Use the FDA’s MedWatch for the Latest Drug Safety Information. If a medication you take requires additional warnings, you can learn about it on this web site of the U.S. Food and Drug Administration.
MedWatch is the FDA’s web site for reporting current medication safety information about drugs and medical products which are regulated by the U.S. Food and Drug Administration. The “What’s New” column on the left side of the home page is where the news is posted as it becomes available. You can subscribe to receive safety alerts by email.
On 10/24/2007 the FDA and Cephalon (manufacturer of Provigil) notified healthcare professionals of an updated WARNINGS section of the prescribing information for the drug. According to the posting,
“Physicians should instruct their patients to immediately discontinue the use of Provigil and contact them if a rash or other hypersensitivity reaction occurs. Healthcare professionals and consumers should also be aware that Provigil is not approved for use in pediatric patients for any indication. In addition, psychiatric adverse experiences (including anxiety, mania, hallucinations, and suicidal ideation) have been reported in patients treated with Provigil. Caution should be exercised when Provigil is given to patients with a history of psychosis, depression, or mania.”
Obviously, this is good information to know. Other than the specific side effects, it means Provigil is like any medication. One must balance the side effects (and potential side effects) against the good the medication does. The information about these additional side effects serve as a reminder than any chemical one uses to modify the way a brain works may hold unexpected dangers.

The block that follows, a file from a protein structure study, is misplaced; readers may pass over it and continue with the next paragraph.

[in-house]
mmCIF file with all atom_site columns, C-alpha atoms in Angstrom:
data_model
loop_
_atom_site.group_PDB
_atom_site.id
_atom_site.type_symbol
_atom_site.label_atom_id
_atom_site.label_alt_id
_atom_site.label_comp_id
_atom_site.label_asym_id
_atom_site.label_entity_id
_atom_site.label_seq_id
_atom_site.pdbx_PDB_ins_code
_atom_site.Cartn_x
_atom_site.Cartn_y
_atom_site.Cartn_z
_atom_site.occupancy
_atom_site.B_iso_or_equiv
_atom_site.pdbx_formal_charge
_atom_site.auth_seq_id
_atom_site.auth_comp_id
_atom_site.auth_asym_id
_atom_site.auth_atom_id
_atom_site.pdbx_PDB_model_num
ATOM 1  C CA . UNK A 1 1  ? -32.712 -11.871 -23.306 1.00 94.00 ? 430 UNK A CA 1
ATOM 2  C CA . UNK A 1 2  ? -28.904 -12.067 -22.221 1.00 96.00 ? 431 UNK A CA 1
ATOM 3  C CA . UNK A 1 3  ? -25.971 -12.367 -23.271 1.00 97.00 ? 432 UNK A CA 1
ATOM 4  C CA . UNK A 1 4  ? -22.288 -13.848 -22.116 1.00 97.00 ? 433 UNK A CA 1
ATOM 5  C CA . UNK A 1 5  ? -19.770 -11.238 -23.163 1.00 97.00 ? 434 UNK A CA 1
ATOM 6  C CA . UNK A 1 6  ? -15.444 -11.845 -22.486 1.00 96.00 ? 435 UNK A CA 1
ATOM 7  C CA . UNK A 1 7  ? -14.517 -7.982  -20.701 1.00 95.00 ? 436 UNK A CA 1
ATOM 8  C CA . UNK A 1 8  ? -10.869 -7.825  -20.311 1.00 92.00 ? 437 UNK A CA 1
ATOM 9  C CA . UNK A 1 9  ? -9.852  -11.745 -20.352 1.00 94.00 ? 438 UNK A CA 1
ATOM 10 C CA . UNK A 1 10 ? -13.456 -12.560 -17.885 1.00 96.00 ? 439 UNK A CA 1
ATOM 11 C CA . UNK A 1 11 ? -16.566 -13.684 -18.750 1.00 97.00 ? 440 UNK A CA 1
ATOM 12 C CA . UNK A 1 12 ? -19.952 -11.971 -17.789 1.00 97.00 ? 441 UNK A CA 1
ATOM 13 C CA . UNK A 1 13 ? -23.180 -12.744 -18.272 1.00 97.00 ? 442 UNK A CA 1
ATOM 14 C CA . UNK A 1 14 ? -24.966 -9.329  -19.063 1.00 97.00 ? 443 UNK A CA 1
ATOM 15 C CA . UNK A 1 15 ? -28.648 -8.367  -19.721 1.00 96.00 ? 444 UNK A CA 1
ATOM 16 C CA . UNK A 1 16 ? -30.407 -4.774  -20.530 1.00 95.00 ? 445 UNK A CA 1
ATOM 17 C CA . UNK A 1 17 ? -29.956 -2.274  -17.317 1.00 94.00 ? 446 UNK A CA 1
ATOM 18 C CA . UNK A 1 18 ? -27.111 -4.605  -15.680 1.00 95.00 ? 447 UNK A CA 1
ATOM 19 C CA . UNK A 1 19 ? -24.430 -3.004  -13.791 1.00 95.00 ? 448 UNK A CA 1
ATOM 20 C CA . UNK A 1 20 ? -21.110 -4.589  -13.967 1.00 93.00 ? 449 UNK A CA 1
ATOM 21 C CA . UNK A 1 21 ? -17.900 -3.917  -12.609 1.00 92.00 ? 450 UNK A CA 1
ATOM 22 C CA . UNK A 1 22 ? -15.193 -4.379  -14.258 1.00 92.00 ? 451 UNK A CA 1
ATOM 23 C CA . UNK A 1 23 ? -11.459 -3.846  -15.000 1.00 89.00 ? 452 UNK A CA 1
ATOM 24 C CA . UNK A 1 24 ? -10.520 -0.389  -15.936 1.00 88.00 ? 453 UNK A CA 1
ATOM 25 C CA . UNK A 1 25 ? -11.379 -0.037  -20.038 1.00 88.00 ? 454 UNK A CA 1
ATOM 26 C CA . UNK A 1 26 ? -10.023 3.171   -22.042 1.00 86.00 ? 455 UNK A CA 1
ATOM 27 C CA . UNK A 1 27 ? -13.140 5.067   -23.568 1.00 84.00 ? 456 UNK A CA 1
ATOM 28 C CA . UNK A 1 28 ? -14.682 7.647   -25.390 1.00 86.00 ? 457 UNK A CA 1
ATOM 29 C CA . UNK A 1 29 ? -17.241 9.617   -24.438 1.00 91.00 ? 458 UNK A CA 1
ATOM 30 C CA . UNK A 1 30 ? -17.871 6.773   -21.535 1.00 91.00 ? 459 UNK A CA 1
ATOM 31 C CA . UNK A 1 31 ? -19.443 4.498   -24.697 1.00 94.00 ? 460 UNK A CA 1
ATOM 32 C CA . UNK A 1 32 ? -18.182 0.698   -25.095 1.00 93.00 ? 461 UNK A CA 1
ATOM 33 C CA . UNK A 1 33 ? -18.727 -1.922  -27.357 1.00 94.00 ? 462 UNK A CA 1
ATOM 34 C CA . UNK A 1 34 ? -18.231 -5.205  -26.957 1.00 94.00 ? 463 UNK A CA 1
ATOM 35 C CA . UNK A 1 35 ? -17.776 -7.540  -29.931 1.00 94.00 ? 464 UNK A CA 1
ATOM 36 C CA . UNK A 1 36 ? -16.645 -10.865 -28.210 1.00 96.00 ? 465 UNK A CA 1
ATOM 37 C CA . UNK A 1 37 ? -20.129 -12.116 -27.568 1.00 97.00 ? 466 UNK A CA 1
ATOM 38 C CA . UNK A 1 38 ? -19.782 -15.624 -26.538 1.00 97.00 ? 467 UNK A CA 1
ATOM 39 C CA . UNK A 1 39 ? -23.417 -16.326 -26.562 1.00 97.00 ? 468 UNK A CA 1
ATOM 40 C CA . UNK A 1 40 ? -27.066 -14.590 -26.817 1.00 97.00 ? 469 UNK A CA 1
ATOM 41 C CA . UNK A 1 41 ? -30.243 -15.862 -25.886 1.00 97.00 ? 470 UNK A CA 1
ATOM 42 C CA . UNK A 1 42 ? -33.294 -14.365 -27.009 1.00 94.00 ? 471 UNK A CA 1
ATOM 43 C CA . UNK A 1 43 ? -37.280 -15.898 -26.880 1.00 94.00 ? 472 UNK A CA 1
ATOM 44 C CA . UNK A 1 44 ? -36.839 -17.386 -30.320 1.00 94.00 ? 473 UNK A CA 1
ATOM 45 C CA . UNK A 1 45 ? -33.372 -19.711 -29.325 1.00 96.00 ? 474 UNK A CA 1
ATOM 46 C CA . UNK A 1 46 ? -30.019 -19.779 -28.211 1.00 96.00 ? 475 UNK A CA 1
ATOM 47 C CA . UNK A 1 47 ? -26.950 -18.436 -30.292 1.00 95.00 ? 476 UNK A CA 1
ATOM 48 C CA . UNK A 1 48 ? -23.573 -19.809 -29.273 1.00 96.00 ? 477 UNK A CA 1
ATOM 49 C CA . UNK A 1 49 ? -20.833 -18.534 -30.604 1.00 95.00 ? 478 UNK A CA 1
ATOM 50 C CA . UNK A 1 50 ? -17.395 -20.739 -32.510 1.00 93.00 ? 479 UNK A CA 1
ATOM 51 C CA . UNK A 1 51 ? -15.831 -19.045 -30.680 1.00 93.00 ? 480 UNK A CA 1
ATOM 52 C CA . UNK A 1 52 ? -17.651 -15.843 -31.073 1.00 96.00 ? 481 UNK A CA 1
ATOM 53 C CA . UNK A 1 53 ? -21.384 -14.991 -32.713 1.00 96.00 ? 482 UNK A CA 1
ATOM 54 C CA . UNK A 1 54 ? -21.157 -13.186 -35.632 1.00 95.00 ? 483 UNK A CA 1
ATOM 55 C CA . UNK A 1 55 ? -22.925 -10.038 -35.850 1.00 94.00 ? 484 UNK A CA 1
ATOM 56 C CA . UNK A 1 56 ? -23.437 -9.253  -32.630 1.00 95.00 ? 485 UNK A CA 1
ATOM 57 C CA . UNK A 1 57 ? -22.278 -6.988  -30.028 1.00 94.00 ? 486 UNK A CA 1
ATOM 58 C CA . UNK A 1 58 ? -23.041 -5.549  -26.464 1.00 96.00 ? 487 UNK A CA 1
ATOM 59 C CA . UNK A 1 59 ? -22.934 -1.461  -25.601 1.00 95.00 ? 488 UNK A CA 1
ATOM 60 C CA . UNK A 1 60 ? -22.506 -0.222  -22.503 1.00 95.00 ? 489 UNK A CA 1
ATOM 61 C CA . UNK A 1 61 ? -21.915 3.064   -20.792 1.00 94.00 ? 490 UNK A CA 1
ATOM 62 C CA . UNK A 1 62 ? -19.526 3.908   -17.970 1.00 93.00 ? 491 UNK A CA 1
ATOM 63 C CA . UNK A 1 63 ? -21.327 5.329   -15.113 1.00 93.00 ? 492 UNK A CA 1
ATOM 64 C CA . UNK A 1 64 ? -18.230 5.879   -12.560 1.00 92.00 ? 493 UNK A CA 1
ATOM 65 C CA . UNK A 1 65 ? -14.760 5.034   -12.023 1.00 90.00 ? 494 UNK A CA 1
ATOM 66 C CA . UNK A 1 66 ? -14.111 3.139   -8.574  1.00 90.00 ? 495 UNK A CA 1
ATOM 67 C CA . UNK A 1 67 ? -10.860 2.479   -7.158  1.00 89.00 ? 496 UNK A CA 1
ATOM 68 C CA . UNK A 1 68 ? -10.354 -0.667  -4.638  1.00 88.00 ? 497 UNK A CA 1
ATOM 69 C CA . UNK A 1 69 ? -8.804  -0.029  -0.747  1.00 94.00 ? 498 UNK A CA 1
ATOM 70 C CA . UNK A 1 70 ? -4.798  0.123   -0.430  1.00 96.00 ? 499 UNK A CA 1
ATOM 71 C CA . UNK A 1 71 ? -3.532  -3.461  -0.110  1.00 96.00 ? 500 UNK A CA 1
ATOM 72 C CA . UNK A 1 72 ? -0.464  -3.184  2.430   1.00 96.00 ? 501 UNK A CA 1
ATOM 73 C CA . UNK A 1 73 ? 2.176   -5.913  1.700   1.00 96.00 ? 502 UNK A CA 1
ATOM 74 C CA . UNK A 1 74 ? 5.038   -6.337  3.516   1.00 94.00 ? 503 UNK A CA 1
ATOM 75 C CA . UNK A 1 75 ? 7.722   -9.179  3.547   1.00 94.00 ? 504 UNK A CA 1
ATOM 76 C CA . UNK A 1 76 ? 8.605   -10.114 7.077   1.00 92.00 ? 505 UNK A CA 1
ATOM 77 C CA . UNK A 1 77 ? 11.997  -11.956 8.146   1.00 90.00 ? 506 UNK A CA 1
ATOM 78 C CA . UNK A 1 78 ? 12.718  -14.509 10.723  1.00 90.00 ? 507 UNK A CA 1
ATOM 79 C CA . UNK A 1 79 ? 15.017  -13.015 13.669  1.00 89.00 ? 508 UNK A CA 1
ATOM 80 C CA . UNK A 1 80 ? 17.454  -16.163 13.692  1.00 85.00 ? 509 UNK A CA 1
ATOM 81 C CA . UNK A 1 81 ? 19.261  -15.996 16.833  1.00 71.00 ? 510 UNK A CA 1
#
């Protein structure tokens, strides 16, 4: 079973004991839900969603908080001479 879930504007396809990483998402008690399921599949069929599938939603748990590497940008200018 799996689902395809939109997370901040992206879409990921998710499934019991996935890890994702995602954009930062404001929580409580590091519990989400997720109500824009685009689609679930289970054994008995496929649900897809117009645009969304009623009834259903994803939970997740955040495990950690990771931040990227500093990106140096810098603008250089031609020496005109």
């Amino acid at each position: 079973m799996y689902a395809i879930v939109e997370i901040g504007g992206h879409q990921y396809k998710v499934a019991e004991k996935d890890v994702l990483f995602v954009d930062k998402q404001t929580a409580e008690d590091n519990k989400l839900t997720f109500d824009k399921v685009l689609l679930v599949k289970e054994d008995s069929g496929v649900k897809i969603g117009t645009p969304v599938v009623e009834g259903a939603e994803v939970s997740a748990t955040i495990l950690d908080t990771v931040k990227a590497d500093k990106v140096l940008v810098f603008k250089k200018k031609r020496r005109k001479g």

It’s good to know that should my wife suddenly experience any of these side effects, her Provigil may be the reason. Of course, these additional potential side effects are also listed in the prescribing information for a couple of her other medications, too. Modifying brain chemistry is a tricky thing.
Here’s what surprises me. I did not learn of the FDA’s updated warnings from a healthcare provider. Nor did my wife receive information about the updated warnings from a doctor, pharmacist or the drug manufacturer.
I first learned about the new prescription warnings by reading it on a financial news web site. TheStreet.com posted an article on 10/24/07, by Elizabeth Trotta, titled “FDA Warns on Cephalon’s Provigil”. The Multiple Sclerosis Foundation has a good article about this issue, too: “New Warnings for Provigil“.
Cephalon’s “Newsroom”, the page on their corporate web site for news releases, provides no mention of the updated warning (I’m exploring the Cephalon site on 11/04/07). Cephalon’s web site has a page of corporate information for investors, but nothing there is about the 10/24/07 FDA announcement of the updated prescription warning.
Cephalon also has a product-specific web site for Provigil at www.provigil.com. The Provigil.com web site offers a lot of good information about the medication and its uses. If you or someone you know takes Provigil, the Provigil.com web site is a great resource for you. The important information for patients about side effects and medication use is available from the upper right hand link, “Patient Information”. The information is dated August 2007 (before the FDA MedWatch notice).
The lesson for patients and caregivers? Use MedWatch AND the web sites of drug manufacturers to stay on top of important drug safety information.
How Drug Safety Information Seems to Flow
MedWatch is the official place to read the latest drug safety information. Generally, this seems to be how drug safety information flows: Drug safety news appears initially on MedWatch. Next, the news media (medical news and financial news) pick up on the MedWatch postings and write articles to inform the public of significant drug safety news. Then drug manufacturers and medical professionals inform patients.
However, in Cephalon’s case with Provigil, the drug manufacturer was ahead of the FDA MedWatch posting. The Provigil FDA Approved Labeling (PDA File) was updated on August 17, 2007 and on September 12, 2007, a “Dear Healthcare Provider” letter (PDF File) was produced which details the updated information and warnings.
Good job, Cephalon.
Caregiver Tip: Know the names of all the drugs taken by the MS patient for whom you care. Check MedWatch regularly to learn about drug safety news related to these medications. I’ve added a link to MedWatch in the right hand column. Also, visit the web sites of the drug makers for current information. As they say, “knowledge is power”.